Unless you’re injured, ill, overly tired, or completely out of shape, the activity of hiking should feel good from beginning to end (allowing for minor aches and sore muscles, especially on longer hikes). Sometimes you’ll experience a wonderful high -- a feeling of elation, or a warm inner glow. Such natural highs can last for hours or days, and there’s never a corresponding letdown later.
Hiking as Release
Given all the stresses of modern life -- the difficulties, dangers, unhealthy conditions, and the way we overload ourselves with work and other responsibilities -- it’s amazing that most of us actually maintain a semblance of sanity. To lead a reasonably healthy and balanced life it’s vital that we find ways to relax and let go of stress.
While there are a number of things you can do to release tension, hiking is unbeatable on this count. It can’t possibly fail to help you unwind. There’s nothing you need to do except… basically put one foot before the other and walk/hike to your heart’s content.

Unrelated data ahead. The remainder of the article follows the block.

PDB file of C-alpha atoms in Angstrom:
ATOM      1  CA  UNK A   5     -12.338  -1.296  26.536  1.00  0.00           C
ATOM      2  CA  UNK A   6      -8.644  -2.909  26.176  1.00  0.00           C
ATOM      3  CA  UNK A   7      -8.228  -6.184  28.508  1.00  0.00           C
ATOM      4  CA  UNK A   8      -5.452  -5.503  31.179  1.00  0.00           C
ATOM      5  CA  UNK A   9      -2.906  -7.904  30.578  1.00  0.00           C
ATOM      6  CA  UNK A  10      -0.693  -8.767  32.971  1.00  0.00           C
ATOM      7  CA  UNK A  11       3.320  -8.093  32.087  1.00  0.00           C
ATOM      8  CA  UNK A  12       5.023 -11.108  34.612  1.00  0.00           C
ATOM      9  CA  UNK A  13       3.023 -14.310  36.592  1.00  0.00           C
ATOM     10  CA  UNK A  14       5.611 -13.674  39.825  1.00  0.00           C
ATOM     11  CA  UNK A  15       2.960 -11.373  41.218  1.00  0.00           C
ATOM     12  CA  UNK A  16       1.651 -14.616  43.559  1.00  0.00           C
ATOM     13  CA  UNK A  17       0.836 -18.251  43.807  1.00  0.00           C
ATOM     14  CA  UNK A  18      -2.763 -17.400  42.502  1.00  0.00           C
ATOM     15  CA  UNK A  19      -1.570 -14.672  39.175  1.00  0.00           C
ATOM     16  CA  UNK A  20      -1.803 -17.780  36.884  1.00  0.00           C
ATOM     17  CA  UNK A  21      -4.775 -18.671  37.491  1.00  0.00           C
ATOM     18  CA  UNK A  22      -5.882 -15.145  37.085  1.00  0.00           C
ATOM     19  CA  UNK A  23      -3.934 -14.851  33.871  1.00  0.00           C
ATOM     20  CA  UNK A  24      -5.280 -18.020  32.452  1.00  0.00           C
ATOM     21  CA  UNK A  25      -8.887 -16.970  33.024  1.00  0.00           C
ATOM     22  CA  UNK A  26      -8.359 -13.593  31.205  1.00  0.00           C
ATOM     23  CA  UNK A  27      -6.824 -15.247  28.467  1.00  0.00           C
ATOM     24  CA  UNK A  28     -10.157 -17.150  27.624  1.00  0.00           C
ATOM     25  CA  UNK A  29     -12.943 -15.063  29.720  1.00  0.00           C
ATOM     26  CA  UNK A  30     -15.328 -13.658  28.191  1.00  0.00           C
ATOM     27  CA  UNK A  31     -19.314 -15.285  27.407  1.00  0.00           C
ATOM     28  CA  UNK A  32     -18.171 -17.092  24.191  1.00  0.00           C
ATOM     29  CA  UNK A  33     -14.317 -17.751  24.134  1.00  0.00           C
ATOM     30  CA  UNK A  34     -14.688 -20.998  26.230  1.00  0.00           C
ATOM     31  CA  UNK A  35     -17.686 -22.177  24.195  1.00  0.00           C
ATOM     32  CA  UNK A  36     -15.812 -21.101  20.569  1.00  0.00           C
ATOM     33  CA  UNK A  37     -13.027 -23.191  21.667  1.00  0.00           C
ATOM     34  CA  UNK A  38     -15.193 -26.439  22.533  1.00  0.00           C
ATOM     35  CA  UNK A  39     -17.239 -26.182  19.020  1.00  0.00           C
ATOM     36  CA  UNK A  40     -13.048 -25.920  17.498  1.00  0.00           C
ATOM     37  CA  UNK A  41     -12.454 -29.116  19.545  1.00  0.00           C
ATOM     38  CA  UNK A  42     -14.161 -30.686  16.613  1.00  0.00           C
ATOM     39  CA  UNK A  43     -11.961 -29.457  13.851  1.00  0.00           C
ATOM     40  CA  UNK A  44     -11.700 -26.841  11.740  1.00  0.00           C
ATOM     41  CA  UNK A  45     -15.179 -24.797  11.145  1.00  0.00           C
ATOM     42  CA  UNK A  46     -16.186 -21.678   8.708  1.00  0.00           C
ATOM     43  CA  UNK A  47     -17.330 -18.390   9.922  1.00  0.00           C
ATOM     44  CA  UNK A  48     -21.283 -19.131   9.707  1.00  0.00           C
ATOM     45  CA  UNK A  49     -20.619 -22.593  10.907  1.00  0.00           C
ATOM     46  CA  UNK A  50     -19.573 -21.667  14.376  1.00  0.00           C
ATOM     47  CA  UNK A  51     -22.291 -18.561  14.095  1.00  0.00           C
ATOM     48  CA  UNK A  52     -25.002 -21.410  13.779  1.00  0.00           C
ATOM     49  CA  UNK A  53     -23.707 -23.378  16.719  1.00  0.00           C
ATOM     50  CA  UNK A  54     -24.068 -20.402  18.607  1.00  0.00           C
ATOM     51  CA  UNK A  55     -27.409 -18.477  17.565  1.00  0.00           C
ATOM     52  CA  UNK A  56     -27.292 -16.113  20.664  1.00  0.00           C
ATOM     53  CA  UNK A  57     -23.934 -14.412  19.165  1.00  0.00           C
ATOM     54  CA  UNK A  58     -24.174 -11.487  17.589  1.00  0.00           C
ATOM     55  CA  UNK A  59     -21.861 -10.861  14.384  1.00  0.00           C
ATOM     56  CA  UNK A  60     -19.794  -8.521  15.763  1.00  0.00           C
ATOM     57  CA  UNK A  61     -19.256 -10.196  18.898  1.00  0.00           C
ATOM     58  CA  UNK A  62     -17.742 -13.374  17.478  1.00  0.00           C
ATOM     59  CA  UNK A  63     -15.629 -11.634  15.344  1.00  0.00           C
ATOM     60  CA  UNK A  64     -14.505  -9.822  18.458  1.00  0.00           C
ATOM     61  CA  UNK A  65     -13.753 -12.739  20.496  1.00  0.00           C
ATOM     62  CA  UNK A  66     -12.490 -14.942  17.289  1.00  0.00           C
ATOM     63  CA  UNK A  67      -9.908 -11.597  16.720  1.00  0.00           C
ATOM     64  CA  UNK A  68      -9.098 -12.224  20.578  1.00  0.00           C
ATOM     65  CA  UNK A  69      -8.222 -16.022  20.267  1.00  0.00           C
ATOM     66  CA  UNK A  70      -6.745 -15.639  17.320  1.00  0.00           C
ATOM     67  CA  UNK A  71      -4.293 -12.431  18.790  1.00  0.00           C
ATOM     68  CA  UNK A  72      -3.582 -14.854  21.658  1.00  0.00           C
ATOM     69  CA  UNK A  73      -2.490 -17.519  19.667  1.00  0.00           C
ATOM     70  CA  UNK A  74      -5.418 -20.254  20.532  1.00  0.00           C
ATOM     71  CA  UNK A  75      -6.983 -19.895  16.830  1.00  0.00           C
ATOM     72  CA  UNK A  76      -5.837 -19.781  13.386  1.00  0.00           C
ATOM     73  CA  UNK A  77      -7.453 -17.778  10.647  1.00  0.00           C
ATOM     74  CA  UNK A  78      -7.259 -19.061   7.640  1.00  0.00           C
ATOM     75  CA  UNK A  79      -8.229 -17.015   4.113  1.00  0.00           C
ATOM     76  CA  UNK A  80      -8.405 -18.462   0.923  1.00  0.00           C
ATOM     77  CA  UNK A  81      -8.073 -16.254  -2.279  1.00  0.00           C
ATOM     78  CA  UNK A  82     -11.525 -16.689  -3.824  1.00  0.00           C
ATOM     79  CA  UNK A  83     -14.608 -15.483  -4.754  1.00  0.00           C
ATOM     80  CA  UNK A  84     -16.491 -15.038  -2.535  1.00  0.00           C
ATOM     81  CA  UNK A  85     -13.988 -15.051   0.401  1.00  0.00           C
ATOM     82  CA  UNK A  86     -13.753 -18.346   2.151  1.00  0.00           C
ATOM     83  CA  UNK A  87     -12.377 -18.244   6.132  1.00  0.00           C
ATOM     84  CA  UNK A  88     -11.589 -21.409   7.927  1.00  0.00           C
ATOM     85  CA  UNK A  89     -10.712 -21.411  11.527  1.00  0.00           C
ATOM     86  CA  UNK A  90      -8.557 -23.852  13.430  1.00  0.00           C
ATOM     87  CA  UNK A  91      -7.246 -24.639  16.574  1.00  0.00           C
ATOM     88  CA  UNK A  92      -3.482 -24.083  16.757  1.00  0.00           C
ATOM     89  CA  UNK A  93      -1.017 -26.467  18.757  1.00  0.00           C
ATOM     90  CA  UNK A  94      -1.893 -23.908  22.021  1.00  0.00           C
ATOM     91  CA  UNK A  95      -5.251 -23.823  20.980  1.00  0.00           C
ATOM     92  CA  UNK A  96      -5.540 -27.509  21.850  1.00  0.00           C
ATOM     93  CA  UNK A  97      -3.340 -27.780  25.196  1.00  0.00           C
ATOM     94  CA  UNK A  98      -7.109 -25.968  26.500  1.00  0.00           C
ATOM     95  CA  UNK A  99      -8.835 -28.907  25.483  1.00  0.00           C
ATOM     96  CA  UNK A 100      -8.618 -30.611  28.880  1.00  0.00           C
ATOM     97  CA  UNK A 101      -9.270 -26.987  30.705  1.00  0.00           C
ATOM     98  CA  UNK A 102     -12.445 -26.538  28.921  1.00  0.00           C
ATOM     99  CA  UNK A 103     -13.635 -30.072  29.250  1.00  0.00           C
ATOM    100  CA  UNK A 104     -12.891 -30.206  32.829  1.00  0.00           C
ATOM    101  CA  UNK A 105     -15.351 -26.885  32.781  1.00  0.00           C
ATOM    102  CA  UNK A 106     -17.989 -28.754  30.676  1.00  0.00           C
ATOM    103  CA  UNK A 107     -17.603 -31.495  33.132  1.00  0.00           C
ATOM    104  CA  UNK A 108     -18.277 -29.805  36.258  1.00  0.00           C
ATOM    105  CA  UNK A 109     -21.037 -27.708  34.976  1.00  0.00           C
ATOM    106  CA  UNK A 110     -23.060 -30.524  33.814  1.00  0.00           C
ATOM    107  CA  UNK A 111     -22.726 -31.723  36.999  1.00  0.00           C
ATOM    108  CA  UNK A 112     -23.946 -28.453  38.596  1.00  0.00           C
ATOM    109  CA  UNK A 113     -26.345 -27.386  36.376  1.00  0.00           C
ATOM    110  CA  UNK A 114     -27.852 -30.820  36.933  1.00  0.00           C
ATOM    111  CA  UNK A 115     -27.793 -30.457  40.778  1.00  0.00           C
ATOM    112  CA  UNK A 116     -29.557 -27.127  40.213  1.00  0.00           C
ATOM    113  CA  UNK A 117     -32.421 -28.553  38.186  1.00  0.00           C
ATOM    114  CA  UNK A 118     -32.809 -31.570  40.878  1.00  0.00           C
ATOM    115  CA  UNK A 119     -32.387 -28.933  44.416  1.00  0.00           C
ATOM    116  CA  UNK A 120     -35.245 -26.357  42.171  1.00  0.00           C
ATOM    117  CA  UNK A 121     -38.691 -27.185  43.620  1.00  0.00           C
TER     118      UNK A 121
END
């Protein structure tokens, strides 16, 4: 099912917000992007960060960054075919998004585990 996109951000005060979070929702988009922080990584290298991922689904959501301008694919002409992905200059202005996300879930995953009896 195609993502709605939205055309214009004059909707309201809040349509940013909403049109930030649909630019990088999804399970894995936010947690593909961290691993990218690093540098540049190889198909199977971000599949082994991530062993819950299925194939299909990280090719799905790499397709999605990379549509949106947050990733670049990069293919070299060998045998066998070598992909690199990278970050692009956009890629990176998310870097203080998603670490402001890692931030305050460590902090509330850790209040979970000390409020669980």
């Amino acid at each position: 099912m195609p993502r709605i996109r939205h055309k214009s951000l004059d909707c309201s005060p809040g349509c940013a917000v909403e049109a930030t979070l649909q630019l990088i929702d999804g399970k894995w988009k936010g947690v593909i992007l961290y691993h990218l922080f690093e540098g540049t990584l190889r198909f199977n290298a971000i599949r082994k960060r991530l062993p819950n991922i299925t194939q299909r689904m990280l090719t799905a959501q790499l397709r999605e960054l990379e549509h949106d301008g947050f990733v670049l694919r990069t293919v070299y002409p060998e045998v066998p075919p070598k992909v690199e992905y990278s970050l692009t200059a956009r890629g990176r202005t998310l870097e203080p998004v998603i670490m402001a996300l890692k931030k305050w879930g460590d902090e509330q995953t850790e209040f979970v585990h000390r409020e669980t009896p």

If you’re someone who spends long hours at work, or who are involved in other demanding and stressful situations, it’s easy to find yourself knotted up inside and feeling irritable at times. You can begin to hike away the tension in a matter of minutes. To fully unwind, the longer the hike (within reason), the better.
Hiking as Leisure
Leisure has become a scarce commodity in our culture. Although the arts of relaxing and enjoying life haven’t quite been lost, most of us don’t schedule enough free time for ourselves, or make room often enough for the things that are most important to us, including simple pleasures. Aside from the demands of daily life, some of us find it difficulty to just “be,” to enjoy a day without accomplishing something that we can point to. Yet we all need a respite sometimes.